Position: Deputy executive director heading the Washington office of Amnesty International USA, a nonprofit organization that promotes human rights.

Raised in New Delhi until he was 4, Frank Jannuzi began advocating for diversity in his teen years during the integration of Texas public schools. After graduate studies, he worked for the government as an analyst studying East Asia until he moved to the Senate Foreign Relations Committee where he helped craft legislation for overseas conflicts. Now he is looking to take his expertise global as head of Amnesty International’s D.C. office.

This is your first time leading an organization. What business qualities do you look to play up in this new role?

It is sometimes difficult to translate the operations of a non-governmental organization, especially one focused on advancing civil liberties, into a business framework. That said, I hope to bring a keener understanding of the needs of their policymaker consumers in D.C. I will work … to focus Amnesty on its core competencies, strengthening partnerships with other human rights groups.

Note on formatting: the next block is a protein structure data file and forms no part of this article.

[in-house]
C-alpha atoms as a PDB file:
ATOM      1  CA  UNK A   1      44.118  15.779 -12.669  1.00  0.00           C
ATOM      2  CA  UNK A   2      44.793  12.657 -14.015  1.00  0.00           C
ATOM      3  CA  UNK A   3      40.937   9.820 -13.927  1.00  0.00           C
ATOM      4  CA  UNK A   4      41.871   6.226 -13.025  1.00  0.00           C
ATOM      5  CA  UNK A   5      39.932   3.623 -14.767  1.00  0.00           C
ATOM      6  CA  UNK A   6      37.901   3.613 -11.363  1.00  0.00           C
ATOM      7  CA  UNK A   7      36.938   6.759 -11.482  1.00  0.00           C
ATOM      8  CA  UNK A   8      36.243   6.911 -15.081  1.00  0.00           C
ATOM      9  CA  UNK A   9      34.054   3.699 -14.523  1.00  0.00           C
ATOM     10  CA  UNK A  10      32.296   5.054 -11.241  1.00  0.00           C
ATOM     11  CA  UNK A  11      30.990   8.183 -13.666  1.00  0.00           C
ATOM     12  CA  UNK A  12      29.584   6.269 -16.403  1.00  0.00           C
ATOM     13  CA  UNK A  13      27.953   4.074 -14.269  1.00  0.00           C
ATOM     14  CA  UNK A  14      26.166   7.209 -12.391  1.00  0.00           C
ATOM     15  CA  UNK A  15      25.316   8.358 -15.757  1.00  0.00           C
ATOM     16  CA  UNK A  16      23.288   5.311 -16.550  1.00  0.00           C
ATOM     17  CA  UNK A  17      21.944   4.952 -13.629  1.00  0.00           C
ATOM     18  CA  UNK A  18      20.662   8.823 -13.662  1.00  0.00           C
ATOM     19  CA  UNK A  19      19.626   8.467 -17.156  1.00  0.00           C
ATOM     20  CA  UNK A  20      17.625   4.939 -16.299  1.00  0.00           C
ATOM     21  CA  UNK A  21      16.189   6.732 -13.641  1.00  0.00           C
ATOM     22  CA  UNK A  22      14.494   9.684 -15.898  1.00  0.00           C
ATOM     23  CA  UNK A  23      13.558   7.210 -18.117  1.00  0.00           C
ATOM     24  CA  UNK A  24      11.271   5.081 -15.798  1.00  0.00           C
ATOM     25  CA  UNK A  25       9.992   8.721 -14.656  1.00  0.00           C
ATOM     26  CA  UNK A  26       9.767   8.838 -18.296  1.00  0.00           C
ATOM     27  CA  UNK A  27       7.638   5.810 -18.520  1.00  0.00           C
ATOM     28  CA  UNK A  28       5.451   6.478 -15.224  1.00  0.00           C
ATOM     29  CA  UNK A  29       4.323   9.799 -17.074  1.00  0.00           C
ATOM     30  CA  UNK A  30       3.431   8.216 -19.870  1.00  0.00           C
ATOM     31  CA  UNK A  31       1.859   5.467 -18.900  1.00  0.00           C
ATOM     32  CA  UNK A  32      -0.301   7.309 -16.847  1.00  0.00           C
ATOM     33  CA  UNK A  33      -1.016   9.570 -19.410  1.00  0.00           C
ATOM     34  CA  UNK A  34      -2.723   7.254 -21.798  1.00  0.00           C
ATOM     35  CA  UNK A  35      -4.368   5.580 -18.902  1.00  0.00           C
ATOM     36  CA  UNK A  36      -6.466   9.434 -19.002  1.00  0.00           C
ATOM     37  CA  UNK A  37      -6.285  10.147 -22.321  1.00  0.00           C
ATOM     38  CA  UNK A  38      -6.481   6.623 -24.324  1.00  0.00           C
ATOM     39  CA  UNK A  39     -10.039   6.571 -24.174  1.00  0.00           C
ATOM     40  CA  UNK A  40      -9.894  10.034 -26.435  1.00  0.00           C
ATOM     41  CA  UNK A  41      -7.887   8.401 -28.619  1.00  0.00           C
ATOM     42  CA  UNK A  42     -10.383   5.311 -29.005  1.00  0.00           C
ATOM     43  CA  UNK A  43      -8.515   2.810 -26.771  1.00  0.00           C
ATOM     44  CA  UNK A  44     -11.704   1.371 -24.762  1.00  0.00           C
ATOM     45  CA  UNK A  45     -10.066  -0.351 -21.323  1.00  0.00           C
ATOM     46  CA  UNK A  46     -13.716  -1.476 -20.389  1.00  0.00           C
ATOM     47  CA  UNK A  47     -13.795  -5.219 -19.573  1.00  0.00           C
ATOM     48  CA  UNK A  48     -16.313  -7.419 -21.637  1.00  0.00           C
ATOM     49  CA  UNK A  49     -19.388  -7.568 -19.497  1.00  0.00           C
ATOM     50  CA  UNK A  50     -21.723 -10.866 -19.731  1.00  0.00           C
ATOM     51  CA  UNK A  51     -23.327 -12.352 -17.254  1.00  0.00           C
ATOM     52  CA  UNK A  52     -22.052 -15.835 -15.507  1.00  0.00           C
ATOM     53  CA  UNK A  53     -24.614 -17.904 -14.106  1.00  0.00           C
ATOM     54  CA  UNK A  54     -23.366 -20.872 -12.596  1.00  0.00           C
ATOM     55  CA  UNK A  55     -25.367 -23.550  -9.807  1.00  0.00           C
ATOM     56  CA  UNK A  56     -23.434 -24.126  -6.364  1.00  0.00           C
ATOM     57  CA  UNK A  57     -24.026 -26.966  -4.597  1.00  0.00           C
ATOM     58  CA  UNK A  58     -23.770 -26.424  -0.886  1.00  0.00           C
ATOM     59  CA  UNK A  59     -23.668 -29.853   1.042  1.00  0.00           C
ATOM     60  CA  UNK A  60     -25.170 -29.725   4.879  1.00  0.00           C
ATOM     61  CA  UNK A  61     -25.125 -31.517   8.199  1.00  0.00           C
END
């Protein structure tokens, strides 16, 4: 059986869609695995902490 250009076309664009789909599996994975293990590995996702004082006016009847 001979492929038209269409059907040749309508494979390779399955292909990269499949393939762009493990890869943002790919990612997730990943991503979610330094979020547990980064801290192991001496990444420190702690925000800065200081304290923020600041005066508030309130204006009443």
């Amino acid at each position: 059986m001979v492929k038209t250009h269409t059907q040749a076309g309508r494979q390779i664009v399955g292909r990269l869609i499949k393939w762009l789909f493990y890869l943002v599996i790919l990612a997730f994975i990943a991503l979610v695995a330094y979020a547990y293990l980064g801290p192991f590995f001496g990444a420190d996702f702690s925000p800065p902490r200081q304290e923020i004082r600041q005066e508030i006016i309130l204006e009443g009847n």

How are you preparing for your new role?

I’m reading up on the history, successes and failures. I’m speaking to people in and out of the organization to see how we can do things better. I’m speaking to other groups in similar fields and getting their assessment of Amnesty. I’m drawing up my own to-do list for the first couple months.

How has your leadership matured over the years?

Working in the Senate, you learn the importance of being nonpartisan and not allowing underlying political philosophy from preventing you [from finding] common interests. My style here in the Senate has always been scrupulously nonpartisan.

How did you develop that nonpartisan approach?

You don’t restrict your sources of information to people that tell you things that reinforce your prejudices. I think strategically where I get my news and information. If I’m going to study what’s happening in Tibet, I’m going to speak to Tibetans, the Chinese government, Tibetan bloggers and exiles, and American professors who have studied the issue. I’m going to cast a very wide net.

— Interview with Vanessa Small